Aretha Franklin to Fauré: Peterborough Singers Launch Ambitious 2018-19 Season

From world-renowned opera superstars performing some of the greatest classical pieces ever written, to homegrown talent bringing the crowd to its feet with old-school soul classics, the Peterborough Singers have an astonishingly ambitious and diverse 2018-19 season lined up.

Right now, music lovers can save up to 20% off regular ticket prices by locking in and purchasing series tickets of two, three, or all four of the season’s concerts.

The season kicks off November 24th with the traditional Yuletide Cheer, featuring the virtuosic Venabrass Quintet. “It’s no wonder everybody begs me to keep inviting Venabrass back,” notes Artistic Director Syd Birrell. “They’re the absolute best around. The Christmas season just wouldn’t be the same without them.” Join the choir for raise-the-roof Christmas sing-alongs, jazzy arrangements of holiday favourites, and blisteringly complex classical Christmas pieces.

Next comes the annual performance of Handel’s great Christmas oratorio – the Messiah – on December 17. This year, the Singers are continuing their streak of tapping some of Canada’s top vocal talent, welcoming world-renowned counter-tenor Daniel Taylor, and veteran of the world’s most-celebrated stages, tenor Benjamin Butterfield. Also joining the choir are rising Canadian stars soprano Shannon McCracken and baritone Geoffrey Sirett.

“We’re able to consistently bring top-level singers to Peterborough because they always have such an incredible time with us,” notes Birrell. “They know we’re going to nail it. And they’re amazed at what a community choir can do. Even though they’re at the top of their field, they recognize the remarkable achievement of the Peterborough Singers. Normally you’d have to go to Toronto or Ottawa to see singers of this calibre. But they make an exception for us.”

Saturday, February 23, 2019, sees the choir convening at Calvary Church in Peterborough for something completely different. In honour of Black History Month, the choir presents Soul II: Roots and Rights, revisiting a genre that the Singers tackled for the first time in 2015. “In that first concert, we only just scratched the surface of everything that the soul, gospel, and roots genres have to offer,” says Birrell. “This time we’re going to focus more on the spiritual end of things.” Peterborough-based singer Beau Dixon, who so delighted the audience at the Singers’ first soul concert, will return, joined by Divine Brown. NB: Aadin Church sang in place of Beau Dixon.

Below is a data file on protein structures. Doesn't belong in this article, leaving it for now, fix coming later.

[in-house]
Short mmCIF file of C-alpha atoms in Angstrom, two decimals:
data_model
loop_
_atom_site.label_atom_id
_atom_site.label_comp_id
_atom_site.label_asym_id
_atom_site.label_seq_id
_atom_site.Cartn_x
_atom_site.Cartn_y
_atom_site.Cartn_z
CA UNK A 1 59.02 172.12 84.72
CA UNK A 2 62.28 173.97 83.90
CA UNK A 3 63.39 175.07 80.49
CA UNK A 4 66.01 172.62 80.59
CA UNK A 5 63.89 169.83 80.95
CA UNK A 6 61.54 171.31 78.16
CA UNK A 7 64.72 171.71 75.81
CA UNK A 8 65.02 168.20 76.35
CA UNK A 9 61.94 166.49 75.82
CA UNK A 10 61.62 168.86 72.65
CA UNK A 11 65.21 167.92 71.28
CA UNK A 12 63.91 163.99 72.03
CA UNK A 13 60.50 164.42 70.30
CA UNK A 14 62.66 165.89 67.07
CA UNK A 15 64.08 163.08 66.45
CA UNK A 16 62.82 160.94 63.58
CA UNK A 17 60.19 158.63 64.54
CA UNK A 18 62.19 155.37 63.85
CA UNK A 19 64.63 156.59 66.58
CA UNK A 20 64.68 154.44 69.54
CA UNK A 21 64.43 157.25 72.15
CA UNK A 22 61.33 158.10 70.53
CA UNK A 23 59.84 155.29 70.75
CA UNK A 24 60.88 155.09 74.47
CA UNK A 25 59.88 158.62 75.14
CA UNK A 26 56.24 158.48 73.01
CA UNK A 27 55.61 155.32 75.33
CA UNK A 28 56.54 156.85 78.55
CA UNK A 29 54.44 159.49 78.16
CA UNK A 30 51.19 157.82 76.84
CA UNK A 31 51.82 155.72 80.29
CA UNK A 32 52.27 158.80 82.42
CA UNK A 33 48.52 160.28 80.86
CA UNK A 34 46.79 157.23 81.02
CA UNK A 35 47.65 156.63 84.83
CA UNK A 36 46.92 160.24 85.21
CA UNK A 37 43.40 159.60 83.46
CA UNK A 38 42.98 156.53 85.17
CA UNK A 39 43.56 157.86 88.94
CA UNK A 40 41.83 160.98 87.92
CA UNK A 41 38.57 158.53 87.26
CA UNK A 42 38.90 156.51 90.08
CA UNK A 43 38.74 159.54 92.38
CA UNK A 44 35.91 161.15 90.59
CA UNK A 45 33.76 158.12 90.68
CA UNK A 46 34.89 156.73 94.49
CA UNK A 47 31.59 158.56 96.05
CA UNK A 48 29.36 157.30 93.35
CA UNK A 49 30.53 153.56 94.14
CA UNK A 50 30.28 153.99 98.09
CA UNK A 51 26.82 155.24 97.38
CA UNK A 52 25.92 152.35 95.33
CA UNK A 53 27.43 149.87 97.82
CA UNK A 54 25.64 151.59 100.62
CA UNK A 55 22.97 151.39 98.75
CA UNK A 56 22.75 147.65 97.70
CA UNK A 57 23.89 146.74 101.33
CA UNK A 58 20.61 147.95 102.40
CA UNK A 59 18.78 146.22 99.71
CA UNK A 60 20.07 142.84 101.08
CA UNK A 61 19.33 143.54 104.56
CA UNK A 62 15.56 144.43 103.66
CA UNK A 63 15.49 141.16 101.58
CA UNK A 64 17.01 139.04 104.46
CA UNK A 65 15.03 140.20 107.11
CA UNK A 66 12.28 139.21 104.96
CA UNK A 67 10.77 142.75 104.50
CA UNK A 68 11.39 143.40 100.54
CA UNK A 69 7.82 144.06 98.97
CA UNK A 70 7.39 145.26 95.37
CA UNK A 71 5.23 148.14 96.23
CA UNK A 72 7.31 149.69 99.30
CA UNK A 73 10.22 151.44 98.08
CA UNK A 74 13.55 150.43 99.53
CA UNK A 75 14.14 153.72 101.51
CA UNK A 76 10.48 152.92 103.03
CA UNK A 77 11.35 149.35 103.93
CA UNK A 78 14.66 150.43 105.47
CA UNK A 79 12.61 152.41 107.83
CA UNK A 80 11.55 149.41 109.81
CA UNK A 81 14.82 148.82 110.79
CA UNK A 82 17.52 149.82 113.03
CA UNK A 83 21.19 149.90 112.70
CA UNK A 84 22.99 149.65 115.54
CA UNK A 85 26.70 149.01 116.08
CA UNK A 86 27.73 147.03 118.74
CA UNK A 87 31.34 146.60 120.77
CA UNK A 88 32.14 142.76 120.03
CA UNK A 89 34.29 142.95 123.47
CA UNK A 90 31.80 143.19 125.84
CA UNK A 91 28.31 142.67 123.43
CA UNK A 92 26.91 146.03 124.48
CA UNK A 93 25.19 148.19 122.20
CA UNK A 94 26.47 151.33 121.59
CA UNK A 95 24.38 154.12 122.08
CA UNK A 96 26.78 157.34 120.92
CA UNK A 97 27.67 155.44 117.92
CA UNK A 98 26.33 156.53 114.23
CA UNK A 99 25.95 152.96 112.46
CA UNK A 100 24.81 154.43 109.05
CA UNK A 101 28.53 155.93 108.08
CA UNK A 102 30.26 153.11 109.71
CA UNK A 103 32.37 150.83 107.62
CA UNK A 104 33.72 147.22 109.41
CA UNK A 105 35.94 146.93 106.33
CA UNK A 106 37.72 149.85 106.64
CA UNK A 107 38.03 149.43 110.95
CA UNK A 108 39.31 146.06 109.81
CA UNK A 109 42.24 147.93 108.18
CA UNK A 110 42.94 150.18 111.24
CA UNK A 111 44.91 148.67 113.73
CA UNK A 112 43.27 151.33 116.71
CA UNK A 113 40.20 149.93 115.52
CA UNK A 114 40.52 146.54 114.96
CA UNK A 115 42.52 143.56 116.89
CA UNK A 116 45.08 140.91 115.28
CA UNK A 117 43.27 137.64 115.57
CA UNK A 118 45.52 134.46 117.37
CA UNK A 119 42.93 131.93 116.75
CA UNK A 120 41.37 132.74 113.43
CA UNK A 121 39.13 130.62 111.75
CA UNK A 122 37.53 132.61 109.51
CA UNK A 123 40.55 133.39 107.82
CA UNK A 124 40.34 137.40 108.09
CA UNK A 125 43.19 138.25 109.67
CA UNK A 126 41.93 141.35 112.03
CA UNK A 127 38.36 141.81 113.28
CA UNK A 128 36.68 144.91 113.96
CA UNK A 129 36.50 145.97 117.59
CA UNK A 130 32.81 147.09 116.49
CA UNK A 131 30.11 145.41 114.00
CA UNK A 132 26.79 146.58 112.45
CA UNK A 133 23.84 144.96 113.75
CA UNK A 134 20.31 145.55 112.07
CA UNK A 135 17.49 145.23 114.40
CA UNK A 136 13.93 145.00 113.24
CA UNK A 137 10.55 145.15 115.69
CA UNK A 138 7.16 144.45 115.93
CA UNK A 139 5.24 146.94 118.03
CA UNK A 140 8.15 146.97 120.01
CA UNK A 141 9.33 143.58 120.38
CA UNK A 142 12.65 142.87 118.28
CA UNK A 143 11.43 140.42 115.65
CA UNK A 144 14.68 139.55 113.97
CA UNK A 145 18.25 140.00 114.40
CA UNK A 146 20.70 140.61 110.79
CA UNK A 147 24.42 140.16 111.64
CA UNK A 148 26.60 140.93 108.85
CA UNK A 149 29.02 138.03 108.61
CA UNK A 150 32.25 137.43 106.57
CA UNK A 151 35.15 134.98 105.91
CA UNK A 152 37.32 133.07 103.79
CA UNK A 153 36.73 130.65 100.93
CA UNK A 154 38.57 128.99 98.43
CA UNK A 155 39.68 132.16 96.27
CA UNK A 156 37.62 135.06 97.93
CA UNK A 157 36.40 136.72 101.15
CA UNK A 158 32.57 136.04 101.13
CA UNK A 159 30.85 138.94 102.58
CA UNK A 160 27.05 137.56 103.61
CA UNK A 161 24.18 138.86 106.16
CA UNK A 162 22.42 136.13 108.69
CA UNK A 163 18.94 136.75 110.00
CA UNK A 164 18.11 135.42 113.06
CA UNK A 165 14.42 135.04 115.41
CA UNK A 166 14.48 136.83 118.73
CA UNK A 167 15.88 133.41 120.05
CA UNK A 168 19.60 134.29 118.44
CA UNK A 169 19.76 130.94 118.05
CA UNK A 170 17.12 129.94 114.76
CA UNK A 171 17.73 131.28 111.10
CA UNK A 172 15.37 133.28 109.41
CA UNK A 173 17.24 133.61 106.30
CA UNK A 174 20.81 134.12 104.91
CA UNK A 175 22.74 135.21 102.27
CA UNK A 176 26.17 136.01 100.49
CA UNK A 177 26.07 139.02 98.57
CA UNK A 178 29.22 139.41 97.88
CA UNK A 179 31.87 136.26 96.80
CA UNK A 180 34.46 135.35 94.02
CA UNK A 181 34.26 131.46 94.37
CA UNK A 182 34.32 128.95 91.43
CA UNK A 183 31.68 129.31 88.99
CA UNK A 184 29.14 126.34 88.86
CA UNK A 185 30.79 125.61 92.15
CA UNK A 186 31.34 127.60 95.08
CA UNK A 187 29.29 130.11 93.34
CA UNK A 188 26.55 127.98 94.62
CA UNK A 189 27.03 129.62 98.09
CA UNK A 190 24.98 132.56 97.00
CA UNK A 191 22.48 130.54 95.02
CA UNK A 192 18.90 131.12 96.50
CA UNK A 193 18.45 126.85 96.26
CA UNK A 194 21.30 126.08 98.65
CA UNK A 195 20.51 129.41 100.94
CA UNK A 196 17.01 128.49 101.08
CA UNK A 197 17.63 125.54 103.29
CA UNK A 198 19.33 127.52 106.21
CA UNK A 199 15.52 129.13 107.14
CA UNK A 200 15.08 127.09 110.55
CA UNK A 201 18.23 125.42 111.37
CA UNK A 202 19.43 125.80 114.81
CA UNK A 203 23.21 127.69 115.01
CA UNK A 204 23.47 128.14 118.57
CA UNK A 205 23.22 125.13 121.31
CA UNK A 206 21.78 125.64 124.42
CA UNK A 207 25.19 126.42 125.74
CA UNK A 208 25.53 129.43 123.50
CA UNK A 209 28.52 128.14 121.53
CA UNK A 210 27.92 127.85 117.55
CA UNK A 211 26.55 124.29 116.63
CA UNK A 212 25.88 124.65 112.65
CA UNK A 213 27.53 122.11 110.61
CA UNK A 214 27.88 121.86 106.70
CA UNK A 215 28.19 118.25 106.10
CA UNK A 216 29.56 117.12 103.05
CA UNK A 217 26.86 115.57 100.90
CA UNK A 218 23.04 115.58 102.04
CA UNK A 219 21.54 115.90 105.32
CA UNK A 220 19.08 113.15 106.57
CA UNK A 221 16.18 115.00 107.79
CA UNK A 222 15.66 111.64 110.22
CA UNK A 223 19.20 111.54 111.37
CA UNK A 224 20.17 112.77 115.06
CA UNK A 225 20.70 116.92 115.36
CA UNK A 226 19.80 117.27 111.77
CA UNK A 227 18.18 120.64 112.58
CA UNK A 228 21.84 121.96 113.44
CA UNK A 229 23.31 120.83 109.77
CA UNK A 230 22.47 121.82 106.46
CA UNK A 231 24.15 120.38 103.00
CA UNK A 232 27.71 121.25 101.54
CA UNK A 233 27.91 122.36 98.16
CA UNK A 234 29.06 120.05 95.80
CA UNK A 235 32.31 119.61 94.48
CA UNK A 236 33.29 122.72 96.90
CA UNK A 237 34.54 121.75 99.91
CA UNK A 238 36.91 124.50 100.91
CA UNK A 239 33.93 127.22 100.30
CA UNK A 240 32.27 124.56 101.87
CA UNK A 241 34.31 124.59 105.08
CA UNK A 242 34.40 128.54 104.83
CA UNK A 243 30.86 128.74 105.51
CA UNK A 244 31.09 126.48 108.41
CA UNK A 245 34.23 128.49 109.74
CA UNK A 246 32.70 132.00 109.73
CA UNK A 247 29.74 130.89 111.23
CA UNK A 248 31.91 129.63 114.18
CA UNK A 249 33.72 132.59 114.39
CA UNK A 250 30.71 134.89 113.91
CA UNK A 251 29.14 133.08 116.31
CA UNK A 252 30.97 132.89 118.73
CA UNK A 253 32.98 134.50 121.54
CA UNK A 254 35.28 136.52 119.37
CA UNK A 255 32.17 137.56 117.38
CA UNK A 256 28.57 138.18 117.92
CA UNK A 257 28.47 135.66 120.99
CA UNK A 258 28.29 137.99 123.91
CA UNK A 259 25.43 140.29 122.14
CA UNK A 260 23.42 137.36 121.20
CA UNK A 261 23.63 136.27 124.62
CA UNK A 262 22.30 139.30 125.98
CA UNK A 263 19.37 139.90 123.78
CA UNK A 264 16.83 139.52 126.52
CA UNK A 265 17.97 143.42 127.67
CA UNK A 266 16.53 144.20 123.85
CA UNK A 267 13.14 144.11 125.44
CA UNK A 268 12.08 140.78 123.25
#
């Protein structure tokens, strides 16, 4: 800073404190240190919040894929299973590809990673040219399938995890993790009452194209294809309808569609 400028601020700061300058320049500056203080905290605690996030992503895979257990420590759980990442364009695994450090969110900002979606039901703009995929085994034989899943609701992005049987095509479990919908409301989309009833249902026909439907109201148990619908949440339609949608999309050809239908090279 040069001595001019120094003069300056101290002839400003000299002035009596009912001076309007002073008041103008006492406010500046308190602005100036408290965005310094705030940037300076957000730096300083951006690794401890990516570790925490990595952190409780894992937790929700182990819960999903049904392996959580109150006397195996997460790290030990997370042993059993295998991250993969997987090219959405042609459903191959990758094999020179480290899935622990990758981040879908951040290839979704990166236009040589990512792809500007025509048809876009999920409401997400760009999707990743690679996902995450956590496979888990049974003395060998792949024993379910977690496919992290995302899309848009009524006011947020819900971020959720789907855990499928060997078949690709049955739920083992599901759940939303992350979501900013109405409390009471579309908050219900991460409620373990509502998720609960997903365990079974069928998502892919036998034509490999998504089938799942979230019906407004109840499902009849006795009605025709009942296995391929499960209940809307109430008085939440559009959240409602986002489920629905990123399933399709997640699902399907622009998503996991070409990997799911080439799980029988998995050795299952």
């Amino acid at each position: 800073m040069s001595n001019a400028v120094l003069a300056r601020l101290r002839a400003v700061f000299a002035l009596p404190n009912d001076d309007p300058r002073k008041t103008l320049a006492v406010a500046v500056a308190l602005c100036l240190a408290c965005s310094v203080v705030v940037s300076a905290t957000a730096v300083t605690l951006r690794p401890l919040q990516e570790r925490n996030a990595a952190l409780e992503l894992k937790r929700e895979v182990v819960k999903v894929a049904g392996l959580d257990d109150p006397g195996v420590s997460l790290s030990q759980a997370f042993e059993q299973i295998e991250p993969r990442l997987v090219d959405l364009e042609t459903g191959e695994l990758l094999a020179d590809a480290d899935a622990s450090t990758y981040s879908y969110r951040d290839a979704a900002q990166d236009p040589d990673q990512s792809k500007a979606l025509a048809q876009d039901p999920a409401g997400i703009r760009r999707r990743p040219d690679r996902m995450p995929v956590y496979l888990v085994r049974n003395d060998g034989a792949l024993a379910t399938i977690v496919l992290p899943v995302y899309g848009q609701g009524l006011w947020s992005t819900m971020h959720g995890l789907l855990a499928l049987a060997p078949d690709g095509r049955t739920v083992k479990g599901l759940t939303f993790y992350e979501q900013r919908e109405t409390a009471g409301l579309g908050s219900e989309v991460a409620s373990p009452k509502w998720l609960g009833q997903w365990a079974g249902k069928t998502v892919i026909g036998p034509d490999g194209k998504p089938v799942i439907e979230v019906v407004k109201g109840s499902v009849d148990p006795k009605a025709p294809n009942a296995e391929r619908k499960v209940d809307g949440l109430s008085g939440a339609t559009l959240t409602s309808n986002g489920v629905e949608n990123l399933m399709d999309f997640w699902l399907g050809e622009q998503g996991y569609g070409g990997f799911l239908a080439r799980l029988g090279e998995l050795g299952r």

The season wraps up with Feast and Fauréé on May 4, featuring two magnificent pieces showcasing baritone Andrew Tees and soprano Agnes Zsigovics: William Walton’s Belshazzar’s Feast and Gabriel Fauré’s haunting Requiem. Though the former is less known in North America, it is one of the most-performed choral works in England. The highly dramatic oratorio recounts the Biblical story of Belshazzar, the eldest son of a Babylonian King, who infamously hosted a feast using the sacred vessels from the Jewish temple. The drama kicks into high gear when the hand of God appears, and scrawls a mysterious message on the wall of the chamber where the feast is taking place.

Belshazzar’s Feast is one of the finest contemporary works frequently performed by community choirs,” says Birrell. “It’s a very exciting piece. It’s got everything – a wild drunken orgy, an evil king, violence. Most people would say that this reminds them of movie music, especially John Williams. But this should be said the other way around. Walton is the originator; Williams is copying him.”

For choral-music lovers, Fauré’s Requiem needs no introduction: a sombre, yet serene meditation upon mortality, death, and salvation, its haunting melodies linger in the mind long after the final notes of the ethereal “In Paradisum” have faded.

Birrell sounds excited to be directing one of Canada’s finest community choirs for another challenging season. “We’re in top form right now,” he says, “with around 110 voices in our choir, ranging in age from 16 to 88. I’m amazed to see the sacrifices that these busy educators, business leaders, healthcare professionals, students and others make to ensure that this choir maintains its reputation for making great music. They put a crowbar to their schedule to make it happen, and they’re here, every single week, joyfully making music together. And that excitement is very, very apparent in our concerts.”

He concludes with a message to anybody who’s never yet been to a Peterborough Singers’ concert. “Give us a try,” he says. “Everybody who comes to one of our shows for the first time is blown away by the calibre and power of what we do. Lots of people say they had no idea they loved choral music…until they came to our concert. It’s addictive.”